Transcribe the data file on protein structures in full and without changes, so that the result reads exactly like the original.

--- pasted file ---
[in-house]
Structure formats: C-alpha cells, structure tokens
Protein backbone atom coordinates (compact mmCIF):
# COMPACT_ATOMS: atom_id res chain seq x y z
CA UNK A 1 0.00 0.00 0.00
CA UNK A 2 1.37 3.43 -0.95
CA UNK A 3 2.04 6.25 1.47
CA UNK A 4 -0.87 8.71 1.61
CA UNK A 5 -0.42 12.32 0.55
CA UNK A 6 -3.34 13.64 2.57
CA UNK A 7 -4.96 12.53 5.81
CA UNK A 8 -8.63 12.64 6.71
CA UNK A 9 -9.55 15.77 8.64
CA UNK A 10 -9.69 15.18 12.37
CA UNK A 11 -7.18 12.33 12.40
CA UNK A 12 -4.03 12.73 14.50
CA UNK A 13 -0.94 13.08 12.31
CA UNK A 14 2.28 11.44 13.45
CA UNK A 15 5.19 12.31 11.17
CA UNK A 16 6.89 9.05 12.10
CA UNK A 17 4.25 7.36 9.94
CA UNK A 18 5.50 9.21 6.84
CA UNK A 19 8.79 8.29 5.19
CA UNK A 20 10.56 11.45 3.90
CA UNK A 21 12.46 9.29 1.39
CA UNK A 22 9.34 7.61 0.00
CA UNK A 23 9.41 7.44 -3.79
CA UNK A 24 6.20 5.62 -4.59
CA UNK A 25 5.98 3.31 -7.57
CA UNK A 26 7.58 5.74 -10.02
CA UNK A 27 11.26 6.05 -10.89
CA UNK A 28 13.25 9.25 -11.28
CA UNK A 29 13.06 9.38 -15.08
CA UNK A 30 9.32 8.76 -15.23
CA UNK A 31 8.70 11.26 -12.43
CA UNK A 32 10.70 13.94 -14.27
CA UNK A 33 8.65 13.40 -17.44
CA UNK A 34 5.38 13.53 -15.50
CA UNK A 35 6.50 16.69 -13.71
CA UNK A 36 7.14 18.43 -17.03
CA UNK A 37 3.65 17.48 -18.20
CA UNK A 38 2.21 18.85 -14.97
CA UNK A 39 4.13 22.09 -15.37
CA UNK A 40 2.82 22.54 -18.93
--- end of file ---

[in-house]
Structure formats: C-alpha cells, structure tokens
Protein backbone atom coordinates (compact mmCIF):
# COMPACT_ATOMS: atom_id res chain seq x y z
CA UNK A 1 0.00 0.00 0.00
CA UNK A 2 1.37 3.43 -0.95
CA UNK A 3 2.04 6.25 1.47
CA UNK A 4 -0.87 8.71 1.61
CA UNK A 5 -0.42 12.32 0.55
CA UNK A 6 -3.34 13.64 2.57
CA UNK A 7 -4.96 12.53 5.81
CA UNK A 8 -8.63 12.64 6.71
CA UNK A 9 -9.55 15.77 8.64
CA UNK A 10 -9.69 15.18 12.37
CA UNK A 11 -7.18 12.33 12.40
CA UNK A 12 -4.03 12.73 14.50
CA UNK A 13 -0.94 13.08 12.31
CA UNK A 14 2.28 11.44 13.45
CA UNK A 15 5.19 12.31 11.17
CA UNK A 16 6.89 9.05 12.10
CA UNK A 17 4.25 7.36 9.94
CA UNK A 18 5.50 9.21 6.84
CA UNK A 19 8.79 8.29 5.19
CA UNK A 20 10.56 11.45 3.90
CA UNK A 21 12.46 9.29 1.39
CA UNK A 22 9.34 7.61 0.00
CA UNK A 23 9.41 7.44 -3.79
CA UNK A 24 6.20 5.62 -4.59
CA UNK A 25 5.98 3.31 -7.57
CA UNK A 26 7.58 5.74 -10.02
CA UNK A 27 11.26 6.05 -10.89
CA UNK A 28 13.25 9.25 -11.28
CA UNK A 29 13.06 9.38 -15.08
CA UNK A 30 9.32 8.76 -15.23
CA UNK A 31 8.70 11.26 -12.43
CA UNK A 32 10.70 13.94 -14.27
CA UNK A 33 8.65 13.40 -17.44
CA UNK A 34 5.38 13.53 -15.50
CA UNK A 35 6.50 16.69 -13.71
CA UNK A 36 7.14 18.43 -17.03
CA UNK A 37 3.65 17.48 -18.20
CA UNK A 38 2.21 18.85 -14.97
CA UNK A 39 4.13 22.09 -15.37
CA UNK A 40 2.82 22.54 -18.93